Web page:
Use of Pyrococcus Furiosus Rubredoxin as a Potential Targeted Cancer Therapeutic
Date of Award
Master of Science (MS)
Francis E Jenney, Jr, PhD
Kimberly Baker, PhD
Abigail Hielscher, PhD
Brian M Matayoshi, PhD
Cancer is a disease that affects approximately one million people around the world each year. Though there are both traditional and targeted therapies currently available, there is still a need for therapeutics that will specifically target cancer cells and not cause toxicity by killing normal cells in the body. Pyrococcus furiosus rubredoxin could potentially be the agent for such therapies as it is a small (5.9 kDa), water-soluble protein that is a hyperthermostable, non-heme iron protein with an iron cofactor bound by cysteine residues. The focus of this project is to use mutated forms of this protein and replace the iron cofactor with a cytotoxic metal, for example ruthenium, giving it the potential to be a successful cancer delivery system. A mutant of P. furiosus rubredoxin that contains the integrin-binding tag, RGD, and another mutant that contains an E-tag that can be easily visualized are being used. RGD is a sequence that will bind to tumor cells overexpressing integrins. Both of these tags were previously incorporated after the D20 residue of the protein. These wild type and mutant proteins were purified using anion-exchange DEAE and sizeexclusion G-75 Sephadex chromatography. The proteins were then analyzed via absorption spectroscopy, SDS-PAGE, and protein assays. Mutants were then denatured and refolded in the presence of ruthenium. The metal content of the proteins was analyzed via inductively coupled plasma mass spectrometry (ICP-MS). Analyses via ICP-MS also show that both the wild type and mutant rubredoxins were successfully able to unfold and refold with ruthenium as the new cofactor with few contaminants. PANC-1 cancer cells were stimulated with phorbol ester in order to overexpress integrins on the membrane. The cells were incubated with the ruthenium-containing wild type rubredoxin, the D20-RGD mutant, and the D20 Etag mutant in varying concentrations and then assayed for cell viability using Trypan blue and for apoptosis using gel electrophoresis. The mutant RGD rubredoxin had a higher affinity for the phorbol ester stimulated cells than the wild type rubredoxin. The mutant RGD rubredoxin always showed preliminary results that indicated some cell death of PANC-1 cells.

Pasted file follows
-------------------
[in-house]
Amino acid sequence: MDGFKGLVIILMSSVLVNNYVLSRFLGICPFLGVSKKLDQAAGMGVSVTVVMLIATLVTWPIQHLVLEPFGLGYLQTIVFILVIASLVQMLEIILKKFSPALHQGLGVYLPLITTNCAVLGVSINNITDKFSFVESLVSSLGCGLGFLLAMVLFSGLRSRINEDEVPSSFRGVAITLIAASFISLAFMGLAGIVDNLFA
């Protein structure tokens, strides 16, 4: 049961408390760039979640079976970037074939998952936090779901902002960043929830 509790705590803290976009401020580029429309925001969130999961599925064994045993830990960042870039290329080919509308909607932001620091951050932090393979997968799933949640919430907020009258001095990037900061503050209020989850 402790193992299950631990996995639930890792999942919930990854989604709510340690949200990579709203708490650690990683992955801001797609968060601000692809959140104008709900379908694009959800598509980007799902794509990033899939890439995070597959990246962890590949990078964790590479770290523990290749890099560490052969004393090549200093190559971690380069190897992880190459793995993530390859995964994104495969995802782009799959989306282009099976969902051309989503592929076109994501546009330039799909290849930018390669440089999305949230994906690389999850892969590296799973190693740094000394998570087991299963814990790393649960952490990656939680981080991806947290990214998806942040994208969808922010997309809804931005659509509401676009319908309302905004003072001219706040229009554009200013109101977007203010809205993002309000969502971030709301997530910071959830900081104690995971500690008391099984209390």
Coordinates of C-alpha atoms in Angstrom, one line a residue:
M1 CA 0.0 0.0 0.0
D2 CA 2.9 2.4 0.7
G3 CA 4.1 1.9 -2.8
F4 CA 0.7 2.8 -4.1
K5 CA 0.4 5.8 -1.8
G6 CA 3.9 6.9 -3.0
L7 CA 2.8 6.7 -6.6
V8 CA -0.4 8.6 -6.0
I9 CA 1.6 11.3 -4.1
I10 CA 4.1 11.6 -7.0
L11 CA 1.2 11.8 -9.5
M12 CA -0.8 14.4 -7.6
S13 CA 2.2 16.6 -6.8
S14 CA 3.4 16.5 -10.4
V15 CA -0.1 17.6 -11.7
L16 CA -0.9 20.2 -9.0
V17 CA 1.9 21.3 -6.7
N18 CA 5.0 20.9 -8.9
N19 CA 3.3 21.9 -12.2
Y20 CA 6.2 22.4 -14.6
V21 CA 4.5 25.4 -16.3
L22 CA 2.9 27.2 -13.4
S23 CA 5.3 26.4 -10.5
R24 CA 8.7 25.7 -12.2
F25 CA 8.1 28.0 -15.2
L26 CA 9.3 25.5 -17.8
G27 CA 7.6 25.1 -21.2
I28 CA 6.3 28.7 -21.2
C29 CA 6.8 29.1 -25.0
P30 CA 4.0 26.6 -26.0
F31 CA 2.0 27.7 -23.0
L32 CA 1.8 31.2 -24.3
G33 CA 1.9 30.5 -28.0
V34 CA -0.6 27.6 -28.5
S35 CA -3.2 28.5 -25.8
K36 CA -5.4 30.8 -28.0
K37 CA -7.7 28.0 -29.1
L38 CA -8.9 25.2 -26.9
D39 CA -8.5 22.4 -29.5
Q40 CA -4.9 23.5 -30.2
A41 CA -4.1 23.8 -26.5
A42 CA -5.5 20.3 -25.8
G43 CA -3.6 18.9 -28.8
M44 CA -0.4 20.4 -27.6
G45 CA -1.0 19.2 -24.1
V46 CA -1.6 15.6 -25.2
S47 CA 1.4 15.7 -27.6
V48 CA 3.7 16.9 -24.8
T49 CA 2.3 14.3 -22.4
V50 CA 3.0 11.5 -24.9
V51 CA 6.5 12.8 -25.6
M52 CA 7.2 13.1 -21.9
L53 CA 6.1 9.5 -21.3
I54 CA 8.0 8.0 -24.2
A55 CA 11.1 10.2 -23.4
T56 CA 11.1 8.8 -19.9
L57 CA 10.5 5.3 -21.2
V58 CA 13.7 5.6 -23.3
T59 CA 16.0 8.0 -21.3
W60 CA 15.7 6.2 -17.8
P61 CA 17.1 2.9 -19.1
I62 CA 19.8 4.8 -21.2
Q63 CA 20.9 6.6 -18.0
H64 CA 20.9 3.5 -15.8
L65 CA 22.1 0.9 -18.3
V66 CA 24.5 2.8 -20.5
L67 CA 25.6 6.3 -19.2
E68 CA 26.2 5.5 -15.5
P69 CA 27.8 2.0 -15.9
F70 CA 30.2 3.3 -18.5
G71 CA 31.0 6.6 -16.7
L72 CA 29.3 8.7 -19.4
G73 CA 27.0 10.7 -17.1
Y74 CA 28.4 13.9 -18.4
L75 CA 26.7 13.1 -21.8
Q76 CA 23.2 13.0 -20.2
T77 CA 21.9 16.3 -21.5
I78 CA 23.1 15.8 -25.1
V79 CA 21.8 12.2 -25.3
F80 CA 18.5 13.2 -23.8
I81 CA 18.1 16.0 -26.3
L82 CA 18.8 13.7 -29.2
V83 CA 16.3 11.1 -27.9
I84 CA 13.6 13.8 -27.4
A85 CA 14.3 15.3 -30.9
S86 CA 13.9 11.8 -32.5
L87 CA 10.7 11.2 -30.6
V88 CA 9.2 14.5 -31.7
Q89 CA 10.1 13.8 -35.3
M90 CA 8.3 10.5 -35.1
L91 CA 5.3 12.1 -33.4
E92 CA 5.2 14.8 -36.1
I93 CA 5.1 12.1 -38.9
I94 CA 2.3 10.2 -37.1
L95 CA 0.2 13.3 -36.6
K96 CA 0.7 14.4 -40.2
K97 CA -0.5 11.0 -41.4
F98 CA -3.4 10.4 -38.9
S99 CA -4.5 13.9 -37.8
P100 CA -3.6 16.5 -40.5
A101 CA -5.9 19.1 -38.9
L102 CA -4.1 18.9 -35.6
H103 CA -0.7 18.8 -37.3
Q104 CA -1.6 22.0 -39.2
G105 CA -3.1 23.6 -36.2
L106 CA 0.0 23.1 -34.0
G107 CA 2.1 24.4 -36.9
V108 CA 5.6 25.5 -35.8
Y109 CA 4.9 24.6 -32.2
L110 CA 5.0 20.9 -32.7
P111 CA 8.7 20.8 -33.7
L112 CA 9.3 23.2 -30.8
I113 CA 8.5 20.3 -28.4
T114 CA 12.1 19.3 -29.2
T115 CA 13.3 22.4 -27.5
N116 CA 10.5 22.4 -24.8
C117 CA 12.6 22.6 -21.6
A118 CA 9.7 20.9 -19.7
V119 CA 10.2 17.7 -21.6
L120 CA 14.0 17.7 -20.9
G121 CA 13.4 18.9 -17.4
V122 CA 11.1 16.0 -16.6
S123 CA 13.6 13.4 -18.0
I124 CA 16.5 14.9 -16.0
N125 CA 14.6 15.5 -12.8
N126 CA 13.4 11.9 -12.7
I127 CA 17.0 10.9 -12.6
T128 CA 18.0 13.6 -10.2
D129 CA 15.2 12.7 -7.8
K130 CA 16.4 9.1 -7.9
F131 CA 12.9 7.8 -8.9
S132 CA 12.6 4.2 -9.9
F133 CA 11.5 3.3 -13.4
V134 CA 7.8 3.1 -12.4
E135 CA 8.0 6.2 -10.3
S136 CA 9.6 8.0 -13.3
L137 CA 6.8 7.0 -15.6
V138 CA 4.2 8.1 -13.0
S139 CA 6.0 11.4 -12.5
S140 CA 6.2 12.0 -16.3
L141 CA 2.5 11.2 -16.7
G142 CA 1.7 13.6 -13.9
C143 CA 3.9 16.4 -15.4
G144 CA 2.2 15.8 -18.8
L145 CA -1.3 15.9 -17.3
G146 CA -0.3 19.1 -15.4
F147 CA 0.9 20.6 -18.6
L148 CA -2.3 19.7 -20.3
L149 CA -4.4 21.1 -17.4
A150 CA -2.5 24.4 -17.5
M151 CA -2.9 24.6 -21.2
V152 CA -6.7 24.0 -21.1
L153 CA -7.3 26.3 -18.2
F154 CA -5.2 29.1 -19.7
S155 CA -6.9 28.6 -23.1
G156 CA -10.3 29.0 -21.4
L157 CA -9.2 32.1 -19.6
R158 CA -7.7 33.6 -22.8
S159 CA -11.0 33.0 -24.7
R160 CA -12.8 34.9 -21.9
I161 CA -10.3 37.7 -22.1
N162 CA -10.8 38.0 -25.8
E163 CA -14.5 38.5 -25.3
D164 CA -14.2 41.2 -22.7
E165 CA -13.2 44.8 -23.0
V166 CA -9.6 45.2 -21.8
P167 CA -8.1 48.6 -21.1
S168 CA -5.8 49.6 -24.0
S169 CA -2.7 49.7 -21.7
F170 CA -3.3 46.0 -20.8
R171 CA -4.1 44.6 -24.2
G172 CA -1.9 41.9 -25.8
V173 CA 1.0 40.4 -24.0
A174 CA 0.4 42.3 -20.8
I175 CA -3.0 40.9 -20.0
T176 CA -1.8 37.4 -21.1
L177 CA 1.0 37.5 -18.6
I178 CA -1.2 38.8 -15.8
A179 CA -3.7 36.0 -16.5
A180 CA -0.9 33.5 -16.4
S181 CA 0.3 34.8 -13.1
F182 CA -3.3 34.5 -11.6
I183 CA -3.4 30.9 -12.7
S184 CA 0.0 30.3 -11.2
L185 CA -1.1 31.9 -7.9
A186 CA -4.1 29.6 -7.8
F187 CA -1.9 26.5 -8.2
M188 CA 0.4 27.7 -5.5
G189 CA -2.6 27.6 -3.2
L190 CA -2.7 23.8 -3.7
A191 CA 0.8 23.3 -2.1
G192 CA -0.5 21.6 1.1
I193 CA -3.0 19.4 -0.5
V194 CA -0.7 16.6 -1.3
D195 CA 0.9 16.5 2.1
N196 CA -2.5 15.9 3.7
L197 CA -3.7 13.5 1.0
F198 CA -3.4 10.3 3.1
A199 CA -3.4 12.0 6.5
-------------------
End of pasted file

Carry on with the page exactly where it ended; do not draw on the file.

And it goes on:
Frieson, Danielle Elise, "Use of Pyrococcus Furiosus Rubredoxin as a Potential Targeted Cancer Therapeutic" (2014). PCOM Biomedical Studies Student Scholarship. 69.
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